1. That’s too easy as an objection – it’s all about how much we’re talking about, and what else we reconfigure to make it work. Here’s an Economist piece calculating how much every country in the OECD could afford to pay as a basic income:
      http://www.economist.com/blogs/graphicdetail/2016/06/daily-chart-1

      The variety of places piloting the idea, or applying limited basic incomes in specific regions, would suggest that it is not just a thought experiment.

      1. That Economist table just underlines the point that UBI only works if you replace ALL transfers but to suggest that you should cut disability living allowance to pay to able bodied 30 year olds creates a major inequity. So either you hurt the most vulnerable or, as Standing suggests, you have to keep most existing benefits at which point the money to pay for the UBI disappears. I know with the launch of Labour’s manifesto it is the time to wish for 6 impossible things before breakfast but you really can only spend money once.

        1. The table is simplified to demonstrate that it is affordable, it’s not a blueprint for delivery. Obviously you’d need to negotiate the differences – pay slightly less a month, keep disability living allowance. Add a carbon tax. Cut a subsidy. Different countries have different options, but there are 101 ways to square a UBI.

          1. The devil is in the details which you just wave away. You will find loads of things you will want to keep. Disability benefits are about 9% of social spending. Housing benefit is another thing we would probably want to keep. So we are looking at 20% of the social security budget already gone. So what was on 2012 £3274 per person goes down already to £2576.

            I got a great idea. Universal basic healthcare. We stop funding the NHS and give each person £3000 worth of health insurance per year. Your medical bills are more than that you have to stump up the difference. Great for healthy young idealists, not so good for the sick and elderly; but it’s fair!

  2. I’m not waving away the details. I just don’t think that you and I are going to do a better job in the comments section of a blog than others have done in serious feasibility studies.

    If you want a longer list of potential savings and income sources, read Standing’s book, where there’s a whole chapter on affordability. Or go and look at how the RSA model it, or Compass.

    If you don’t like them, read the IEA or Adam Smith Institute on the topic. Both of them are more open to the idea than you appear to be.

    1. I have considered the idea of a UBI with a open mind so please don’t try to imply I am closed minded compared to you. My personal judgement is that for many reasons it won’t work. It is very fashionable just now but that doesn’t make it the right solution.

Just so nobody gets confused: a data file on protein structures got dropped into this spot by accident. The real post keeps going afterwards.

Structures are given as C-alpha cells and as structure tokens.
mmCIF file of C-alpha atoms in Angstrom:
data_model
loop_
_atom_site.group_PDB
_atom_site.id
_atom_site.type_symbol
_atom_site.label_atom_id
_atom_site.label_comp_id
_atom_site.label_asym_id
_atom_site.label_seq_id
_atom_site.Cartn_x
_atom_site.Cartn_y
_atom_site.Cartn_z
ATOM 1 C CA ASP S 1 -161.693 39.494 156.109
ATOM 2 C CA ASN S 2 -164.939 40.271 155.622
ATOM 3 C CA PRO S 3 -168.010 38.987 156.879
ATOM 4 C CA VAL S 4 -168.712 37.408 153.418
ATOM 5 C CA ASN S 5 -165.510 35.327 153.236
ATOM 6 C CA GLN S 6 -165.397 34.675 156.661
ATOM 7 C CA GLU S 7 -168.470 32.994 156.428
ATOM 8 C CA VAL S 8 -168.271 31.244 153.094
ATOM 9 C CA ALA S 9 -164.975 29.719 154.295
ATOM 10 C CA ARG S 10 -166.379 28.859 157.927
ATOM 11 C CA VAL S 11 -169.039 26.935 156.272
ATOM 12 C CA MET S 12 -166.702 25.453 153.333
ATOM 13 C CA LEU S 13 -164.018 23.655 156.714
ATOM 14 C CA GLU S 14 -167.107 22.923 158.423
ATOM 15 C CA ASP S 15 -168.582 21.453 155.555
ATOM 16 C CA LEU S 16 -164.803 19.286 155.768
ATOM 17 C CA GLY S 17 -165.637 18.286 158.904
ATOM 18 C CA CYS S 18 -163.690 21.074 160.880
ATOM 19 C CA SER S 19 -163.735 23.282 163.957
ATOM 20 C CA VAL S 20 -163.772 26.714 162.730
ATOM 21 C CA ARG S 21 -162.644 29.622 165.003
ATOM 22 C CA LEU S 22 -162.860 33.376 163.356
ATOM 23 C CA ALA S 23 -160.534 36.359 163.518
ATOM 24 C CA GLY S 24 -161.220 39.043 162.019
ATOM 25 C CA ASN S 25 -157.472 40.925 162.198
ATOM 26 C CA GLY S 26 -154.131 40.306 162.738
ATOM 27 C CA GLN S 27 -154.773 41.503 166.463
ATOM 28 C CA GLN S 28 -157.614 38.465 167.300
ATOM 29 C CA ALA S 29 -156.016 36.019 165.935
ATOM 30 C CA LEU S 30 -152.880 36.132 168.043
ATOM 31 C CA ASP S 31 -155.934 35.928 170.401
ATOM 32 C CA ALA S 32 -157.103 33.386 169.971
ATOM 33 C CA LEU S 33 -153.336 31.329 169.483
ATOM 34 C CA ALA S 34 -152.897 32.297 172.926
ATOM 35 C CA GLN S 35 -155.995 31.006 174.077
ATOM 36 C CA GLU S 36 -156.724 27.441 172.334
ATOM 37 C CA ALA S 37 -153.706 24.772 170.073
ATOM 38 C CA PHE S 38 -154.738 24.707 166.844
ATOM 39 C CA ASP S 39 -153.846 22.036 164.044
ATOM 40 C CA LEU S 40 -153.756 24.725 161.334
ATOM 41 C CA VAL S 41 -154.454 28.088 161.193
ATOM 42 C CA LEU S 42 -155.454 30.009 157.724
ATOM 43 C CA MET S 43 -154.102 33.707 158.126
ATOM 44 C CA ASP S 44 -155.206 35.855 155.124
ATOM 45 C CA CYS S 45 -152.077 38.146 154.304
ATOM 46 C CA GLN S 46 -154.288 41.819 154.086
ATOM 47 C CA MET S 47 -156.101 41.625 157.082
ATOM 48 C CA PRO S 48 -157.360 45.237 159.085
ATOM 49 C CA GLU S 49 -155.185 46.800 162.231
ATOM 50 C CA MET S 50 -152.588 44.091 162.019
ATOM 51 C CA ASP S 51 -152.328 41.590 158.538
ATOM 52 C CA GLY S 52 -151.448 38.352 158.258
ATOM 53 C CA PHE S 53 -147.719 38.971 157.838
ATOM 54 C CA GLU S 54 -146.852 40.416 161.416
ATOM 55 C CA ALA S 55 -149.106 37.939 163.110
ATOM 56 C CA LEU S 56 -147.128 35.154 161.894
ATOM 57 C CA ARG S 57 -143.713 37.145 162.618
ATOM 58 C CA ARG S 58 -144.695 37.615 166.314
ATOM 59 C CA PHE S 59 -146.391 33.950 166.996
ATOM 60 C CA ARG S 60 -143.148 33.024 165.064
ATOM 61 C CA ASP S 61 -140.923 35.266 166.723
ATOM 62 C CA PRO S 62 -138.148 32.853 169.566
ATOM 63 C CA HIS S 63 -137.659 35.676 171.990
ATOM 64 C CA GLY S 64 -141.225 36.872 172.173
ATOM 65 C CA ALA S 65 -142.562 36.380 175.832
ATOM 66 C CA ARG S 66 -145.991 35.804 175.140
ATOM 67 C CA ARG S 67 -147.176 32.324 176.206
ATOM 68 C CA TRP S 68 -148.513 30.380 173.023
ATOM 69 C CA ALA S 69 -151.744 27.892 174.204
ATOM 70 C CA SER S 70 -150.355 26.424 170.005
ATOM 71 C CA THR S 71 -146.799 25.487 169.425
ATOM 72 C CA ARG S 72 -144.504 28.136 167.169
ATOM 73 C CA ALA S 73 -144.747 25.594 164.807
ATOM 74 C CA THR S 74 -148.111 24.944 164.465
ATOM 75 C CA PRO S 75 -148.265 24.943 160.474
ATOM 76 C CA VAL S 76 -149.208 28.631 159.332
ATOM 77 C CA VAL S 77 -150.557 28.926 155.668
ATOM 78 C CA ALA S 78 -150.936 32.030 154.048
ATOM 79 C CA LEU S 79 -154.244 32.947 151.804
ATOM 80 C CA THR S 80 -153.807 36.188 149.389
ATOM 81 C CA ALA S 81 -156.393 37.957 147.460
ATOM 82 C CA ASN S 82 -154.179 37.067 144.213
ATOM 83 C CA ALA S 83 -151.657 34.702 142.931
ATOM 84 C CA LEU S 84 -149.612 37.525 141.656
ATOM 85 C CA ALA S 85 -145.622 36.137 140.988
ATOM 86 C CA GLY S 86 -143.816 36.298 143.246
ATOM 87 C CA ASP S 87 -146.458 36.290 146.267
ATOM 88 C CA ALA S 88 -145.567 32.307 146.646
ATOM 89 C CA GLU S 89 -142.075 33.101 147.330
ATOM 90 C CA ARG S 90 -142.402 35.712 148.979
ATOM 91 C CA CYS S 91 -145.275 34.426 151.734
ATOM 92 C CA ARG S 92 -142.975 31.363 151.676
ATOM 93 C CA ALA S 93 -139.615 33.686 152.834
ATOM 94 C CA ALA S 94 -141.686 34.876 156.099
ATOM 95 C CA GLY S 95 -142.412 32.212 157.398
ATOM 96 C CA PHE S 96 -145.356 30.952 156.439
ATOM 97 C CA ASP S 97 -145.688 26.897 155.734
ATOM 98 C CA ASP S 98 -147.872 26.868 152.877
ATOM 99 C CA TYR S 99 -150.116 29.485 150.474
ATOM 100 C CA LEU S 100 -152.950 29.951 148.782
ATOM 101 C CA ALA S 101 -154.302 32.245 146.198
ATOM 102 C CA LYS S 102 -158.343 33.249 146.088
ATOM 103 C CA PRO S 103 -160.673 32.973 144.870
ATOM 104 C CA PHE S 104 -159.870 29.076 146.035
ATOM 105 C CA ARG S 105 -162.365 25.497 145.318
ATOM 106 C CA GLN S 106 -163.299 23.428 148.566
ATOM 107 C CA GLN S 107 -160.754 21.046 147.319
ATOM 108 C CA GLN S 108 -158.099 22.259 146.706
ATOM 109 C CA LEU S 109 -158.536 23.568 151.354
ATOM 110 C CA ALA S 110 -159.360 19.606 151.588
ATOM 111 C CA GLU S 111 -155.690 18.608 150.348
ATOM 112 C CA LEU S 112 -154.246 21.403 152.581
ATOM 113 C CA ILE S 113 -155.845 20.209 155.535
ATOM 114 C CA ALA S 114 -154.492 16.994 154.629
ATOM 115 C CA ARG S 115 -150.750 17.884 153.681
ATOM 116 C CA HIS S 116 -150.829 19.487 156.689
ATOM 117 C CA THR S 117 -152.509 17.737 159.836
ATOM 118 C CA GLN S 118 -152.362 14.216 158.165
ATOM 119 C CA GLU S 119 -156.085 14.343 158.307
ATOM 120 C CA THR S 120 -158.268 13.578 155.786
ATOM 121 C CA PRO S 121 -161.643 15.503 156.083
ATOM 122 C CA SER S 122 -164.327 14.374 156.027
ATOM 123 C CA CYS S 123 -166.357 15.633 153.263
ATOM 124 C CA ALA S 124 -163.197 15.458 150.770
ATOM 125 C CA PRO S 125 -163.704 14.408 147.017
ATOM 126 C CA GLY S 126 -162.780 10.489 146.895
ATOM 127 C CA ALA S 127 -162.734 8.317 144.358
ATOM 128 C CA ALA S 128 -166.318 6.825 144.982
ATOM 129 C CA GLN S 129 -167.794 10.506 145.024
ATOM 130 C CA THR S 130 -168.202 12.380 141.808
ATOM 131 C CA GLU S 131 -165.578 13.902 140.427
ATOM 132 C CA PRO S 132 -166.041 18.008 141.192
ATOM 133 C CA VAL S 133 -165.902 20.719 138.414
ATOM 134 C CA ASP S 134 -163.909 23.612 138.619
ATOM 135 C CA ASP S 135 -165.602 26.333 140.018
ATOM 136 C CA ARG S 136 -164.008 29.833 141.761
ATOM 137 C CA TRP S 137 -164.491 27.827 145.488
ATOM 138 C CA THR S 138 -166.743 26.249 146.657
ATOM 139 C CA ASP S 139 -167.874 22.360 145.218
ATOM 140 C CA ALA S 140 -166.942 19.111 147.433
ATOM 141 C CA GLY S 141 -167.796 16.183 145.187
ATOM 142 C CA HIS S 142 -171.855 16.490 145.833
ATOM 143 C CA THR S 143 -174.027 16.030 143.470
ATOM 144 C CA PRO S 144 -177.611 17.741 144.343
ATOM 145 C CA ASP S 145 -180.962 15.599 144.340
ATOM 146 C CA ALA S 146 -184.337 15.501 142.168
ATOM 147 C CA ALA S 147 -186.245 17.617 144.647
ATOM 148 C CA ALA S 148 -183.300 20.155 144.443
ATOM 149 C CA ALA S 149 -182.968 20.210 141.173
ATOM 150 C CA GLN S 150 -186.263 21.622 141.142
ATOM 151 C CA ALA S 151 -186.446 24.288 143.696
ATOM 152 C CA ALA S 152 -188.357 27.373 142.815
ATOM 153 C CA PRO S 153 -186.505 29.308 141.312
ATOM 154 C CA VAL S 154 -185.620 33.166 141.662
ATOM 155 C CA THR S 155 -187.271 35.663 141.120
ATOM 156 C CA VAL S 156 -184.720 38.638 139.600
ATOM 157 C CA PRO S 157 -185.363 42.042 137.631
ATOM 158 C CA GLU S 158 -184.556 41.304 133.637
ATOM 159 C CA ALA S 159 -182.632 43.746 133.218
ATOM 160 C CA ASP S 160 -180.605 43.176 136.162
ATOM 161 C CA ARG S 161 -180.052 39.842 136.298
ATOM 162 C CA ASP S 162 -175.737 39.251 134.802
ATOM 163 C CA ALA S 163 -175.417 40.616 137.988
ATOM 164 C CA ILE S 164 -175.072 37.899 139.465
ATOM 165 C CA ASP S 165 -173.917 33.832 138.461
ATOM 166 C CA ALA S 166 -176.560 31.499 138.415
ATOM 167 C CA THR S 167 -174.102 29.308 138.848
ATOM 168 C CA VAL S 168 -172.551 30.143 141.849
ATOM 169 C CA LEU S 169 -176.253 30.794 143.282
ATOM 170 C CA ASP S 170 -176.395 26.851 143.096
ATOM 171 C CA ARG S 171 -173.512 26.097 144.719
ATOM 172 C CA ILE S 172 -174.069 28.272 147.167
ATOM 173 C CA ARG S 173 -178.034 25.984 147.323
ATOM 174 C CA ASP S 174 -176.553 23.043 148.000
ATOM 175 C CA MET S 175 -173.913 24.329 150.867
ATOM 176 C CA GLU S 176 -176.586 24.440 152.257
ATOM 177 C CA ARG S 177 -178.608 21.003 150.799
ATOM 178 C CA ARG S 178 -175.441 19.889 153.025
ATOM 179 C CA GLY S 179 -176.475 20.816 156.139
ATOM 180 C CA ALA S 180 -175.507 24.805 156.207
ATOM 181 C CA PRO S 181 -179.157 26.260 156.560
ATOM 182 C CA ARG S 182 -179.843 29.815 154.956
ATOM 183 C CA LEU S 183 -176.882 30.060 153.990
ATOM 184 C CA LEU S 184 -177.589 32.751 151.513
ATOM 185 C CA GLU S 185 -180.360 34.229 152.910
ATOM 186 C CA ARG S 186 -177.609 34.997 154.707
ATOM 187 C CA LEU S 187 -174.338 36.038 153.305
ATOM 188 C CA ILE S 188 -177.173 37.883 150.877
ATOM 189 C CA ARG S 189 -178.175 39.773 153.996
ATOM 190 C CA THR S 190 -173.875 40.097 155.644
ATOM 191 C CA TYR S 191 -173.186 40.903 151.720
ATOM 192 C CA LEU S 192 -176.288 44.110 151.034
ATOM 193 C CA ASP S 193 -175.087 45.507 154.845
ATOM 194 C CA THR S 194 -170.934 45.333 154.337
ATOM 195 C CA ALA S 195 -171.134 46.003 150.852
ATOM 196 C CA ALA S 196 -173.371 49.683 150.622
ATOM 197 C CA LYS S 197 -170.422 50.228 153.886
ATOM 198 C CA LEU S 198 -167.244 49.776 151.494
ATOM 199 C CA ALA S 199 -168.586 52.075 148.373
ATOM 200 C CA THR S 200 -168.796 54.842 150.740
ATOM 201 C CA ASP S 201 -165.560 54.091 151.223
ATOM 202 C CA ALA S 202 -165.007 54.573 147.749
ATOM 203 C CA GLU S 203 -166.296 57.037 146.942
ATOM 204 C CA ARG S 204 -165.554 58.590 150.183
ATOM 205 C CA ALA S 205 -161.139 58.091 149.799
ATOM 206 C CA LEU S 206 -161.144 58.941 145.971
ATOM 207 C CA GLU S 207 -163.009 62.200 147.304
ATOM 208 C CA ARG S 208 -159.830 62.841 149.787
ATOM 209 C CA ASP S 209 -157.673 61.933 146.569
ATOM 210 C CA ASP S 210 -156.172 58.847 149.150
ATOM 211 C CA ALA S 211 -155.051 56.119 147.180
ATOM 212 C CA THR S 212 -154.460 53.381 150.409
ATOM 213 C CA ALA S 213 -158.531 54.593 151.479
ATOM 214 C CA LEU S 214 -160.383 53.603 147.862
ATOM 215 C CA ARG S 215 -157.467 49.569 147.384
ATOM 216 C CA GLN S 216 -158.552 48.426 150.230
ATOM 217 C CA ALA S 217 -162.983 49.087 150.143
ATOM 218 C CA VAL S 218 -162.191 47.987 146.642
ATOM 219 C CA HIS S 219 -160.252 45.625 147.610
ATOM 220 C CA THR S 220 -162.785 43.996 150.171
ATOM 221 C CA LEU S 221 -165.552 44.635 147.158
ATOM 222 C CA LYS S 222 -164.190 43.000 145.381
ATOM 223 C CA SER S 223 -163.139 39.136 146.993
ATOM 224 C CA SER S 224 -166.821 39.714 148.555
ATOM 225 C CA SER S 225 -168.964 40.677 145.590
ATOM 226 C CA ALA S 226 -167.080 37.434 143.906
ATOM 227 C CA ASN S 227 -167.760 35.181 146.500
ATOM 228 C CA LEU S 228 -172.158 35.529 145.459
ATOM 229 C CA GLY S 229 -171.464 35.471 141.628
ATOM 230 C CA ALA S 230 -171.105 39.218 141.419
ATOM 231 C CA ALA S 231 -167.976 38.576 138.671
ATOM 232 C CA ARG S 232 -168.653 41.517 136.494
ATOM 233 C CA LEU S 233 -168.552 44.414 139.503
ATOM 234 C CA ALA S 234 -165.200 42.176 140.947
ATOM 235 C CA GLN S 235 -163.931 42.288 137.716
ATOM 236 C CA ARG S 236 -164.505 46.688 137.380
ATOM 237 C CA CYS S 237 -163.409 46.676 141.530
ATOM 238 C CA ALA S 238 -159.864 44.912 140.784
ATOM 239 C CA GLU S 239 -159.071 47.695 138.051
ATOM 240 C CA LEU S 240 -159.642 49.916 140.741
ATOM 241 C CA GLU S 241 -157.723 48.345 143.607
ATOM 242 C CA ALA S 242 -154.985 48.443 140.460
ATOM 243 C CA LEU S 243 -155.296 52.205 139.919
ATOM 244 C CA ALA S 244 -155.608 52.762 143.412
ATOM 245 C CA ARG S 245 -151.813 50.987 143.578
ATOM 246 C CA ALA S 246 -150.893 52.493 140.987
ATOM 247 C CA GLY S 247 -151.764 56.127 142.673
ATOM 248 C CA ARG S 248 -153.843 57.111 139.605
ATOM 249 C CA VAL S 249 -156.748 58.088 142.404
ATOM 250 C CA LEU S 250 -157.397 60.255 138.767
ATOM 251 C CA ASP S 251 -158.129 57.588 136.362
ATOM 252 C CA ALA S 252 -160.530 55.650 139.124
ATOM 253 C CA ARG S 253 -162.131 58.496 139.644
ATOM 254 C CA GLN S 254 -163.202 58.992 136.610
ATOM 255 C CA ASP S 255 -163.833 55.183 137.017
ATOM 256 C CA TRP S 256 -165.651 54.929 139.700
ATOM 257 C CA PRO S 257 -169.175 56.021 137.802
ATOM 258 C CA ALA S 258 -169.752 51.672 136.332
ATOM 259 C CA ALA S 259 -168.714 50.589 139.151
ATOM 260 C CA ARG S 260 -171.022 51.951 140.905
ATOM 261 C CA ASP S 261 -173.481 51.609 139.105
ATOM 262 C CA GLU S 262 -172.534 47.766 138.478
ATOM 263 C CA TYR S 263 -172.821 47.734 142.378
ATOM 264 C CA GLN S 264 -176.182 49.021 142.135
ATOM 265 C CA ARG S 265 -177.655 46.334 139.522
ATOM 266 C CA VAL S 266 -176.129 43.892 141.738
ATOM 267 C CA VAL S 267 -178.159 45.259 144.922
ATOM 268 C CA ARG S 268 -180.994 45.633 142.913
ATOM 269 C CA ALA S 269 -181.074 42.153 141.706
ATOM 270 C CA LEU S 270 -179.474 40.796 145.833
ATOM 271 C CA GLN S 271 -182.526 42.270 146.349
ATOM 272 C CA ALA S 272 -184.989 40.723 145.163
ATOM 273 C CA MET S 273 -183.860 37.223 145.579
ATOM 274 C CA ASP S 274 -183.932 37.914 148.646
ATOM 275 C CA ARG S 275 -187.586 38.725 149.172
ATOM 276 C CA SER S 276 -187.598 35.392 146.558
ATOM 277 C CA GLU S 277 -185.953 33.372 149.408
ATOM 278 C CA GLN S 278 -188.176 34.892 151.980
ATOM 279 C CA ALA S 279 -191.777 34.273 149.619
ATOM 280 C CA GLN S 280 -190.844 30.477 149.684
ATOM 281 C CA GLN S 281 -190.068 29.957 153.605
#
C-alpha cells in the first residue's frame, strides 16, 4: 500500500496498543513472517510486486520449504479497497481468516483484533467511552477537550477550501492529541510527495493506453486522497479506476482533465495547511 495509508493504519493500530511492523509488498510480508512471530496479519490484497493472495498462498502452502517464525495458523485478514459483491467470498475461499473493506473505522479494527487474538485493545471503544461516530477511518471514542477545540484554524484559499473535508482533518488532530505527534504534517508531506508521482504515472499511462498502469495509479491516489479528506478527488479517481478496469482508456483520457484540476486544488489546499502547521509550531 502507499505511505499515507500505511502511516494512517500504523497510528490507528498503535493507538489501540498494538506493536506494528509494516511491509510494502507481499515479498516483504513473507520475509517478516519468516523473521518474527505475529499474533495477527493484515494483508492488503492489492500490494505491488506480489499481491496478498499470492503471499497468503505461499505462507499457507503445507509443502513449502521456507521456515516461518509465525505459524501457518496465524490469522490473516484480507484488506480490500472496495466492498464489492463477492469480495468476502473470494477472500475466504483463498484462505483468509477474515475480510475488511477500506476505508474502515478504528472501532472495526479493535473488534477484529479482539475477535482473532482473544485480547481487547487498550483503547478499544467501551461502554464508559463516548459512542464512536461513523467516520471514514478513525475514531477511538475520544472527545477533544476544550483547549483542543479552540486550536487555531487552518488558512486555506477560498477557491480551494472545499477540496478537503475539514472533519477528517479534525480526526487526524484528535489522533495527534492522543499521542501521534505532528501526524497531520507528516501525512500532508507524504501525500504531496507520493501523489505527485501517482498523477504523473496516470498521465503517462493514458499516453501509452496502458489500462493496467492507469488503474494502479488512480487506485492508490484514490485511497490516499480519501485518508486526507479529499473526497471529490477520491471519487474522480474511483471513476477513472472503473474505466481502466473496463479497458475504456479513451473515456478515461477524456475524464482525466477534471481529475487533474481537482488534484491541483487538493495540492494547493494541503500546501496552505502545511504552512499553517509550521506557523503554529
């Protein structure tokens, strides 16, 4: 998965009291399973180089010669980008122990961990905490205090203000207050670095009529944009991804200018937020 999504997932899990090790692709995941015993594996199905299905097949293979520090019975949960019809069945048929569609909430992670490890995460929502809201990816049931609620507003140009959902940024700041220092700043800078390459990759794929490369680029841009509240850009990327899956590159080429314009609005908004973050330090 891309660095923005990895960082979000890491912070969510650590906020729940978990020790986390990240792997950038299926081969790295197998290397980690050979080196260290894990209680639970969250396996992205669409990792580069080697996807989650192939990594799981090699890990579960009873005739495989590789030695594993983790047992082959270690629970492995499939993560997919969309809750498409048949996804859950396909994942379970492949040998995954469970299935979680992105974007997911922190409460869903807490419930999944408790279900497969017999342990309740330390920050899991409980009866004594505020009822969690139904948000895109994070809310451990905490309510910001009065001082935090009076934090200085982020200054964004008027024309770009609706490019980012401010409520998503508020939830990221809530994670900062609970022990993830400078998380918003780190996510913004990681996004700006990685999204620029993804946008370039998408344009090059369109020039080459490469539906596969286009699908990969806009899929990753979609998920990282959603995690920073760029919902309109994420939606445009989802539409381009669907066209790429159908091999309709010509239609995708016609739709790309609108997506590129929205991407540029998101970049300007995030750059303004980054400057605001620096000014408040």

1. I’m responding here to your specific claims that a) it’s unaffordable, and b) it’s only a thought experiment. Neither of those arguments are particularly robust objections: since you can set the payment at any level you like, and there are all sorts of savings involved, it’s not unaffordable. Plenty of people have demonstrated that. And if it’s already being done in various forms around the world, then it’s clearly not just a thought experiment.

    1. A fair question, and I think much depends on how it is framed. If campaigners talk about ‘money for nothing’, then maybe it reduces our motivation. If it’s framed as a fair dividend from our shared wealth and resources, then it’s empowering.

      One advantage is that the ‘money for nothing’ approach isn’t politically credible, so it’s never going to get implemented on that basis.

  3. com/pulse/universal-basic-income-we-ready-simon-lofthouse
    UBI will always just be a thought experiment to compare other systems against.

  4. If you want a longer list of potential savings and income sources, read Standing’s book, where there’s a whole chapter on affordability. That Economist table just underlines the point that UBI only works if you replace ALL transfers but to suggest that you should cut disability living allowance to pay to able bodied 30 year olds creates a major inequity.

  5. So either you hurt the most vulnerable or, as Standing suggests, you have to keep most existing benefits at which point the money to pay for the UBI disappears.
    One advantage is that the ‘money for nothing’ approach isn’t politically credible, so it’s never going to get implemented on that basis.

    1. It’s not money for nothing, it’s a share in our common wealth. There are multiple ways to pay for it, including abolishing many benefits. And the fact that so many countries are trialing it right now suggests it isn’t as politically incredible as all that.

  6. And if it’s already being done in various forms around the world, then it’s clearly not just a thought experiment. Apparently not, since it’s being applied in a number of places at this very moment.